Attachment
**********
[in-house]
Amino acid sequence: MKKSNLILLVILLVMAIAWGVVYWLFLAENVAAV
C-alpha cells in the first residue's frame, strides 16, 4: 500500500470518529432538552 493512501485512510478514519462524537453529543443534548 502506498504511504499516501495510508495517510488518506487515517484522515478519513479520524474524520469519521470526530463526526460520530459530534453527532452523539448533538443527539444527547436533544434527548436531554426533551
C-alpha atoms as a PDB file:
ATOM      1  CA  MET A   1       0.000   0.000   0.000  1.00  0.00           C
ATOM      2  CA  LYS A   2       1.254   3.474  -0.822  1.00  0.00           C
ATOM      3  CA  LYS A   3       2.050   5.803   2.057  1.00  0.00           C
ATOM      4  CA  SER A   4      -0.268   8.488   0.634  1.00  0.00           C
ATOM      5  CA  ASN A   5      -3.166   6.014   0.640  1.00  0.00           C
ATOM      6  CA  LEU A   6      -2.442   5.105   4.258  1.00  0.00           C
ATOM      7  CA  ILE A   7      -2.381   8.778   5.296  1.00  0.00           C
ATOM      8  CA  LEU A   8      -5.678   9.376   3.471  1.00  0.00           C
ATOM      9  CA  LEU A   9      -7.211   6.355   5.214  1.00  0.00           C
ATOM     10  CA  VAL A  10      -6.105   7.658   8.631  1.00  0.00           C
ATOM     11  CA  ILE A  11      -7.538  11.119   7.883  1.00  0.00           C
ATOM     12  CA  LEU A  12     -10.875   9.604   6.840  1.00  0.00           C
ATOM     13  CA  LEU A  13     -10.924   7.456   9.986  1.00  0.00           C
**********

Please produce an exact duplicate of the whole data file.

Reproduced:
[in-house]
Amino acid sequence: MKKSNLILLVILLVMAIAWGVVYWLFLAENVAAV
C-alpha cells in the first residue's frame, strides 16, 4: 500500500470518529432538552 493512501485512510478514519462524537453529543443534548 502506498504511504499516501495510508495517510488518506487515517484522515478519513479520524474524520469519521470526530463526526460520530459530534453527532452523539448533538443527539444527547436533544434527548436531554426533551
C-alpha atoms as a PDB file:
ATOM      1  CA  MET A   1       0.000   0.000   0.000  1.00  0.00           C
ATOM      2  CA  LYS A   2       1.254   3.474  -0.822  1.00  0.00           C
ATOM      3  CA  LYS A   3       2.050   5.803   2.057  1.00  0.00           C
ATOM      4  CA  SER A   4      -0.268   8.488   0.634  1.00  0.00           C
ATOM      5  CA  ASN A   5      -3.166   6.014   0.640  1.00  0.00           C
ATOM      6  CA  LEU A   6      -2.442   5.105   4.258  1.00  0.00           C
ATOM      7  CA  ILE A   7      -2.381   8.778   5.296  1.00  0.00           C
ATOM      8  CA  LEU A   8      -5.678   9.376   3.471  1.00  0.00           C
ATOM      9  CA  LEU A   9      -7.211   6.355   5.214  1.00  0.00           C
ATOM     10  CA  VAL A  10      -6.105   7.658   8.631  1.00  0.00           C
ATOM     11  CA  ILE A  11      -7.538  11.119   7.883  1.00  0.00           C
ATOM     12  CA  LEU A  12     -10.875   9.604   6.840  1.00  0.00           C
ATOM     13  CA  LEU A  13     -10.924   7.456   9.986  1.00  0.00           C